As I said, each Tab (view) in the project is a subclass of AbstractView abstract class. The AbstractView itself has methods to set the Tab name, set parent component (reference to the controller object), and init method that automatically uses Class name as Tab name (you can change that of cause); very useful since concrete Views will inherent them all.

(See source listing for complete AbstractView code).

// get the name of the class - for tab name
String name = this.getClass().getName();
// get rig of all package info just leave class name
setViewName(name.substring(name.lastIndexOf('.') + 1));

I created several concrete view classes; each concrete View class calls an init method of its super class to set its name and adds a button to invoke a simple action from a corresponding Model, via MainConntoller object. Usually a view layer implements a rendering of the model, but in our case I will only call an action. The view is responsible for getting and showing information from the corresponding model that is appropriate based the model state. The view also gathers information to pass on to the model via controller. If I wanted too, I could’ve added some fields in the each Model and got their data when a matching action was requested from my Tab.
When the button on concrete View 1 is pressed, it will call MainController execute method (via its reference to parent we set earlier) and pass a String key or Model name to let the Controller know to which model it should delegate the request. Code below demonstrated this.

//inside anonymous class for action listener attached to a button
public void actionPerformed(java.awt.event.ActionEvent e) {
   ((MainController) ConcreteView1.this.parent).execute(ConcreteView1.this,"Model1");

I’m passing a reference to the View itself [ConcreteView1.this] as an optional parameter, but if I wanted too I could’ve used it to retrieve user data from the View and done something with it. MainController will instantiate any Model, if it has not done it yet, by using Reflection, add it to the HashMap, and call its action method. (See MainController execute method source.) I add each new Model objects to the HashMap right after instantiation, for the obvious reason not to instantiate a new object every time there is a request from the View. Therefore, if a new request comes, I first check if object already exists and only then complete action. See listing 2.

Model object is created once and is reused afterwards.

Please note that the model does not have any dependence on views or Controller. Generally speaking model layer encapsulates application domain’s concepts, both behavior and state. It responds to requests for information about its state and responds to instructions to change its state. In a well–designed project each concrete Model class will be based on some business logic need and may involve extensive operations on the data or a RDBMS access.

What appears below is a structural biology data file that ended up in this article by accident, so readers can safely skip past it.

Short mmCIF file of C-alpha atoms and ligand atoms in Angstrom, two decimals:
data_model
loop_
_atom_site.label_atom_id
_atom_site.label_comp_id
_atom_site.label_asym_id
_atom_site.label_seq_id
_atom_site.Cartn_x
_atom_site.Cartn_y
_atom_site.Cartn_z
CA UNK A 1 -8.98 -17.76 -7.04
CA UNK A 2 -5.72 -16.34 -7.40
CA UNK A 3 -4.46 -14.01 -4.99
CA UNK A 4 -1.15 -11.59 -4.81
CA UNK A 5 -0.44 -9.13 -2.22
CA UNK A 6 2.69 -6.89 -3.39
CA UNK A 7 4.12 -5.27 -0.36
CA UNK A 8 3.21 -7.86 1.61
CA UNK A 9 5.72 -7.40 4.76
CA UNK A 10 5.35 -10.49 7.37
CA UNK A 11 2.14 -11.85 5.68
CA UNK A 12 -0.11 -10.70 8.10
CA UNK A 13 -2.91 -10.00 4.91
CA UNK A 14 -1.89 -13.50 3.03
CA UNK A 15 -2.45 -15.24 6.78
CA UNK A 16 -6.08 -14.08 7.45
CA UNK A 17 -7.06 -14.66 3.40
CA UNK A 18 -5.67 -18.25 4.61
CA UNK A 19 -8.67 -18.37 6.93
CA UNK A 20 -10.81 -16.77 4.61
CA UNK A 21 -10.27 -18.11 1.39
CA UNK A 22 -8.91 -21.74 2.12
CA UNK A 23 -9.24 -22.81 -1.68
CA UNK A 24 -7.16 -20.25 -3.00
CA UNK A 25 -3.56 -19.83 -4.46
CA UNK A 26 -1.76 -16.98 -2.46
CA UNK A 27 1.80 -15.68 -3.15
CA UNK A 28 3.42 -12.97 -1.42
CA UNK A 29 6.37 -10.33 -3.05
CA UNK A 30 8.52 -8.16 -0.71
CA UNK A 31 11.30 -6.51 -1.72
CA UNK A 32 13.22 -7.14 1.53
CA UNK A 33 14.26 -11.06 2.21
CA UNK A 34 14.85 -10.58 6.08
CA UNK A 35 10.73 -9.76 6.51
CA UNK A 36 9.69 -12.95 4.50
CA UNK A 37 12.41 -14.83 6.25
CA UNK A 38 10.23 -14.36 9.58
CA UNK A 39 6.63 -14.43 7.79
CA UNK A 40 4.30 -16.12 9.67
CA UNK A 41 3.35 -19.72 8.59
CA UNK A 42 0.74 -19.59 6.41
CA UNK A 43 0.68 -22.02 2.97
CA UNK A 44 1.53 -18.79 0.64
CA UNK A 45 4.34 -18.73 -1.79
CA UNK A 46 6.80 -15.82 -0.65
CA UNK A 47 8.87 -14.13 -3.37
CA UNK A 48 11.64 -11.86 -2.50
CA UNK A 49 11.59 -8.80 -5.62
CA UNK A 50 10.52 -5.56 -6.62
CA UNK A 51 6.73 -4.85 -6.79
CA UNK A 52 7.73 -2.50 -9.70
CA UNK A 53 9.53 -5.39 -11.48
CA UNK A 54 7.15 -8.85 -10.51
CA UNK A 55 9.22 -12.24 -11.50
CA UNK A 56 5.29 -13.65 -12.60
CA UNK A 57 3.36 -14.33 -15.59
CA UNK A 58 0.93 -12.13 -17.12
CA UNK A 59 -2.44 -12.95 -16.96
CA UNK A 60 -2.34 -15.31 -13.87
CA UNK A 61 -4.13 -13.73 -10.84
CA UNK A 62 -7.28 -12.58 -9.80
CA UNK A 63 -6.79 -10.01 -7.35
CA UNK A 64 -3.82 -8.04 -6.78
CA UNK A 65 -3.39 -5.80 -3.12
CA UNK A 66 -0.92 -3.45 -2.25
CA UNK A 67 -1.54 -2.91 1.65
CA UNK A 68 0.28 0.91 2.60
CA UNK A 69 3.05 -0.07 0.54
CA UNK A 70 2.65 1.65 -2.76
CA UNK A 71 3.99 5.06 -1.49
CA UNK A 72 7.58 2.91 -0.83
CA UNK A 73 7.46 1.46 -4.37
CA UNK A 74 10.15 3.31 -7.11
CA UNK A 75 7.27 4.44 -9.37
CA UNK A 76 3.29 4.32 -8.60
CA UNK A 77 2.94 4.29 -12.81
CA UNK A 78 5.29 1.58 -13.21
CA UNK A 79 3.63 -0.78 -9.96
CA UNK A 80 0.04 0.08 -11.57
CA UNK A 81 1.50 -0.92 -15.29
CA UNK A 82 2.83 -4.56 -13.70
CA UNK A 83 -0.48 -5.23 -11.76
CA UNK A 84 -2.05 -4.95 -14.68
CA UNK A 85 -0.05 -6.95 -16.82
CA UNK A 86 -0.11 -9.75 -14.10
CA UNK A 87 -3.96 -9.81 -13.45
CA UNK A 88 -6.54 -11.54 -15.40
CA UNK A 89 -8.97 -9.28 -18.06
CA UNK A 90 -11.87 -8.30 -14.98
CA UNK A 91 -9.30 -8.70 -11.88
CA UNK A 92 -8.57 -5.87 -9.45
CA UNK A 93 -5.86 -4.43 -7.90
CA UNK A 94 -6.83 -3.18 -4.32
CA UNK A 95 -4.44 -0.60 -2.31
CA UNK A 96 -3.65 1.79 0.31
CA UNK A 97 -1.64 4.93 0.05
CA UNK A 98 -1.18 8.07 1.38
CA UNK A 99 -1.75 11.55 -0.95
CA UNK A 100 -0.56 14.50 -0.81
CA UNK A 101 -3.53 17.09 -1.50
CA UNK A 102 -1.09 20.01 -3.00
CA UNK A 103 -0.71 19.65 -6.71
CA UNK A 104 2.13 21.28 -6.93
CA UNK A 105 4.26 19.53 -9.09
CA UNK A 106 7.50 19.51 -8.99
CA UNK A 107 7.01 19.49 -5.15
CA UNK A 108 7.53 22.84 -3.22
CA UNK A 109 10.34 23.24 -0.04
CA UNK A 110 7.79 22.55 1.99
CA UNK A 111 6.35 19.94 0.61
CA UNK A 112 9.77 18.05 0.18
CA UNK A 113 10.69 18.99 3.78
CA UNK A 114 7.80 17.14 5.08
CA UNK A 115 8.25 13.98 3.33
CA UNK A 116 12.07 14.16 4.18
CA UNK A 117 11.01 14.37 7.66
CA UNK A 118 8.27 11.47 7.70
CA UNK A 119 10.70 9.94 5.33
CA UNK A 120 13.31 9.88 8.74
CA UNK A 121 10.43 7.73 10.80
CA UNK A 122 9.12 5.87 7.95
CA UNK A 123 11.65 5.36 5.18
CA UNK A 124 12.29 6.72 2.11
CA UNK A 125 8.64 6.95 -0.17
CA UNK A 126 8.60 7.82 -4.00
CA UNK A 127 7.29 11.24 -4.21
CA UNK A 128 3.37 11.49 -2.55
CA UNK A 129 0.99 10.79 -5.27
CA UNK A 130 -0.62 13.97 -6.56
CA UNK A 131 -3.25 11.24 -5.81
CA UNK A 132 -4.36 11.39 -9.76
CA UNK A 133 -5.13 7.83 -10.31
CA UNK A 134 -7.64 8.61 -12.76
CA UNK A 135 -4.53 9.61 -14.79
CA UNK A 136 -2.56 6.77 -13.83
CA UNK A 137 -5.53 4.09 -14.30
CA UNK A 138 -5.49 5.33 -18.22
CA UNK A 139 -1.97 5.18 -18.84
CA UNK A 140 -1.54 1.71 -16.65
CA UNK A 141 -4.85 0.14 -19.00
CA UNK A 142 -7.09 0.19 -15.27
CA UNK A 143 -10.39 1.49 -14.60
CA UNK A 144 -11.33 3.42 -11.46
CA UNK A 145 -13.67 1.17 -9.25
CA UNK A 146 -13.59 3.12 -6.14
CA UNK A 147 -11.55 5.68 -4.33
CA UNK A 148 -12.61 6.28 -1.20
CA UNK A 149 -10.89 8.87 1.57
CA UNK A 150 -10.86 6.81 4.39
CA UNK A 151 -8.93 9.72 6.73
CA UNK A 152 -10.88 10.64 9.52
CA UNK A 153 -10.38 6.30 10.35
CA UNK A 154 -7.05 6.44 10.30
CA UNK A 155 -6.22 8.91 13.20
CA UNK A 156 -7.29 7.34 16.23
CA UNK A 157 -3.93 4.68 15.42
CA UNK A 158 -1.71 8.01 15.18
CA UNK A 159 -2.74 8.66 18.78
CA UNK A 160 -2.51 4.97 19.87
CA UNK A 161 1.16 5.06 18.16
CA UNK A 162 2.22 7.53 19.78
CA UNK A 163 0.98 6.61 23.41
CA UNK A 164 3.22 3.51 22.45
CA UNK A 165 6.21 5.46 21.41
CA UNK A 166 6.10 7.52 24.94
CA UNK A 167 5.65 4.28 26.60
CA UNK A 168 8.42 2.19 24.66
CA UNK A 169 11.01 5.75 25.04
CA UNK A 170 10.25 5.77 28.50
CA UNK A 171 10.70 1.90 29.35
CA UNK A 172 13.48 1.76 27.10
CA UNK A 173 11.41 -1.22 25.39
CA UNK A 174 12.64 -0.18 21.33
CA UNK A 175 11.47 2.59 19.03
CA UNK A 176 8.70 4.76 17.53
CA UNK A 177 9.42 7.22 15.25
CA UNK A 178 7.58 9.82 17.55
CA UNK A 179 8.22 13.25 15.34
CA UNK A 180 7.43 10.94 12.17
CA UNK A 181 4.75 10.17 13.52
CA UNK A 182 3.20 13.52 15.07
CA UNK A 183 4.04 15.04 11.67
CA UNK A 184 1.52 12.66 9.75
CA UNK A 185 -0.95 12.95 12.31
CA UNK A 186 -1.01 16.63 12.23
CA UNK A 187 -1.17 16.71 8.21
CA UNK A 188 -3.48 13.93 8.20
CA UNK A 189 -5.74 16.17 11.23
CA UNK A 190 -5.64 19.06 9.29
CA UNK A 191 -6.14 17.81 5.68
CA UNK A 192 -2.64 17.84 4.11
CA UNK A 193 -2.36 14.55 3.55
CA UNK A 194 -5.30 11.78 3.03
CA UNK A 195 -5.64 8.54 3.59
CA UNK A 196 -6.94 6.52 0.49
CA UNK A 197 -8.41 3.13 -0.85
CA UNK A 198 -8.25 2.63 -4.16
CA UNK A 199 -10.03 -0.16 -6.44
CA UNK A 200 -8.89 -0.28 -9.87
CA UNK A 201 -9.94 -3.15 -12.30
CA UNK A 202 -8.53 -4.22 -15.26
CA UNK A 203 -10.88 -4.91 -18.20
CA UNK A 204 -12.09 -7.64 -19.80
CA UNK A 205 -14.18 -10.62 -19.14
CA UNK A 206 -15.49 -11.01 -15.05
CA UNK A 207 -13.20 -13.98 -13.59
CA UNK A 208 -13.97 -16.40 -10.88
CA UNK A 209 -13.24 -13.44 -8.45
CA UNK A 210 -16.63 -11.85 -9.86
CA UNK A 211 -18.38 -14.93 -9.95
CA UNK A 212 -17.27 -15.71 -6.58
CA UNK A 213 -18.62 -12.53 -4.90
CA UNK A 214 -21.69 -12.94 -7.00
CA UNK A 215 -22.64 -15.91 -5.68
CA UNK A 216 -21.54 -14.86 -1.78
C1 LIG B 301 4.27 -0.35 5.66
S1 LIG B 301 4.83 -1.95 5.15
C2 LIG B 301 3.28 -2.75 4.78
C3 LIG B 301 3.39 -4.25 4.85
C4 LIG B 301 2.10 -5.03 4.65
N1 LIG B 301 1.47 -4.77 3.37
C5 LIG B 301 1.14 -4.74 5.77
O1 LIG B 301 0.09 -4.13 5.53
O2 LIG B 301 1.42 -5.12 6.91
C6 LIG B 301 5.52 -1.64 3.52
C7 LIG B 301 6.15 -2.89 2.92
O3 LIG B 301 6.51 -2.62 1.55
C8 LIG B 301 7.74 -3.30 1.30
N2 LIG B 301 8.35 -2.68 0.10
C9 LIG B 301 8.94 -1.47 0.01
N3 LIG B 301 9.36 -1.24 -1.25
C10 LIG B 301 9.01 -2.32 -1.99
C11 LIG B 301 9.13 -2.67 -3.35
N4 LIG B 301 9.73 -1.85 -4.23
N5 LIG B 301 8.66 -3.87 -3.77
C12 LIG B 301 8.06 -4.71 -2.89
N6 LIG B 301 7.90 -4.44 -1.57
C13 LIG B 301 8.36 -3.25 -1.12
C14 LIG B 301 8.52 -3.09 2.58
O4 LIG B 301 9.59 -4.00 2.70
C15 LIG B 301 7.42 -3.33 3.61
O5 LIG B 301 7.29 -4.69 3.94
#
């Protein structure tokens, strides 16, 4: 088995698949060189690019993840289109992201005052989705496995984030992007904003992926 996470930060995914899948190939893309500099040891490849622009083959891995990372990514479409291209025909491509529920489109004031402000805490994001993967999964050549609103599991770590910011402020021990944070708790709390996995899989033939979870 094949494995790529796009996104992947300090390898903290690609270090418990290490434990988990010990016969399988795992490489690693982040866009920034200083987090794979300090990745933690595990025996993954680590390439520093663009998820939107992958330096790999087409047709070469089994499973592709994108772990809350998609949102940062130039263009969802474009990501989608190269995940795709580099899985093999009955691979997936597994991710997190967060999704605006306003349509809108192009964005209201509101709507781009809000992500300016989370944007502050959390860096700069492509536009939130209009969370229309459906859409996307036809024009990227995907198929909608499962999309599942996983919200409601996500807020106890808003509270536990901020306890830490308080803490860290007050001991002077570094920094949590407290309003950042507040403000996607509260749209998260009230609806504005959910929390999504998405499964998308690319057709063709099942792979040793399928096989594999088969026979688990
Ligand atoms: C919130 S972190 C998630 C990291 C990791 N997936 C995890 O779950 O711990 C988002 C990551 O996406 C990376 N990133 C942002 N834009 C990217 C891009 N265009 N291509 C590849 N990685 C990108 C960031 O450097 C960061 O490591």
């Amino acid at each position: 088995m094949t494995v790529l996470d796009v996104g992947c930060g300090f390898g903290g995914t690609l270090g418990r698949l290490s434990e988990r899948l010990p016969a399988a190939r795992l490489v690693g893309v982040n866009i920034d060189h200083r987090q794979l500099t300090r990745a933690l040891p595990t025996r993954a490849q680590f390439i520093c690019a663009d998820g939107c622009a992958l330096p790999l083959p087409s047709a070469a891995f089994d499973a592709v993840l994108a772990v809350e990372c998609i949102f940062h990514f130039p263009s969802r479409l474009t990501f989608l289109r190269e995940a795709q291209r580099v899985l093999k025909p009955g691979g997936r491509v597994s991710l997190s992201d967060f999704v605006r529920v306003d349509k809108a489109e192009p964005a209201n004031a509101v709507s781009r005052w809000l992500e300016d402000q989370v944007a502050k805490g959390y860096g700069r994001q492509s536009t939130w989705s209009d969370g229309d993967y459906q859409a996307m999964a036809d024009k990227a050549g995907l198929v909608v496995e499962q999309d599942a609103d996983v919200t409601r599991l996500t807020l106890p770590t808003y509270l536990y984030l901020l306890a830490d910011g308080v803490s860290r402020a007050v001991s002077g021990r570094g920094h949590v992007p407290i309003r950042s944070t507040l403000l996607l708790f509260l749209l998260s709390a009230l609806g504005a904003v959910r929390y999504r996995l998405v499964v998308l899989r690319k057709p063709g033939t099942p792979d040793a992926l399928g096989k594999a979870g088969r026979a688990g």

Models should also have clear and simple public interfaces so that if a view is completely changed, for instance from my Swing JTabbPane to a web JSPs, same methods wound be called and requests made.

Model Layer

I created a public ModelInterface interface class, and inherited it by all concrete Model classes. The only public method is doAction and it simply prints out which Model it belongs to. When Controller delegated the request from the View it calls this method.

ModelInterface model = (ModelInterface) models.get(model_key);
if (model == null) {
      Class newClass = Class.forName((String) model_key);
      //try to make an object
      ModelInterface anyModel = (ModelInterface)
      //try to add our new view tab here.
      models.put(model_key, anyModel);
      model = anyModel;

(See Controller source for more into)

The model beans don’t really do anything fancy, but you could effortlessly add more methods to the ModelInterface and their implementing in the concrete classes and then call them based in the key passed on through the controller.

As you can see, this project now has all the elements that can be used to expand View layer with more view. If I want to add another View, all I have to do is create a new class that extends AbstractView, add a new line in the property file for instance “NewTab”, call super.init() in View’s constructor and I’m done! The controller will create it, add it to the main application and show it. It’s that easy! See listing 3.

The incorporation of Model–View–Controller design architecture allowed for decoupling of presentation layer and logic it represents, and extension of MVC allowed for dynamic View generation. Naturally, once the controller is done and coding guidelines have been established, such as properties file format and inheritance structure, work on any project following this design can be concentrated on business logic and presentation by multiple developer groups, simultaneously. Reflection played a big part in automatic view generation, but if class encapsulation were preserved, developers working on the Views or Models would not need to know how their classes are instantiated, added to the main components, referenced and displayed.

Listing 1

Listing 2

Listing 3

Download source code jar here

About the Author

Vlad Kofman is a System Architect currently working on projects under government defense contracts. He has also been involved with enterprise level projects for major wall-street firms and US government. His main interests are object oriented programming methodologies and design patterns.


Sun Reflection API by Dale Green

WebSphere Studio Application Developer Version 5 Programming Guide
By Ueli Wahli, Ian Brown, Fabio Ferraz, Maik Schumacher, and Henrik Sjostrand
IBM Redbook SG24-6957-00, May 9, 2003

Core Java 2, Volume II: Advanced Features (5th Edition)
by Cay Horstmann, Gary Cornell
Publisher: Prentice Hall; 5th edition (December 10, 2001)

This article was originally published on Monday Sep 29th 2003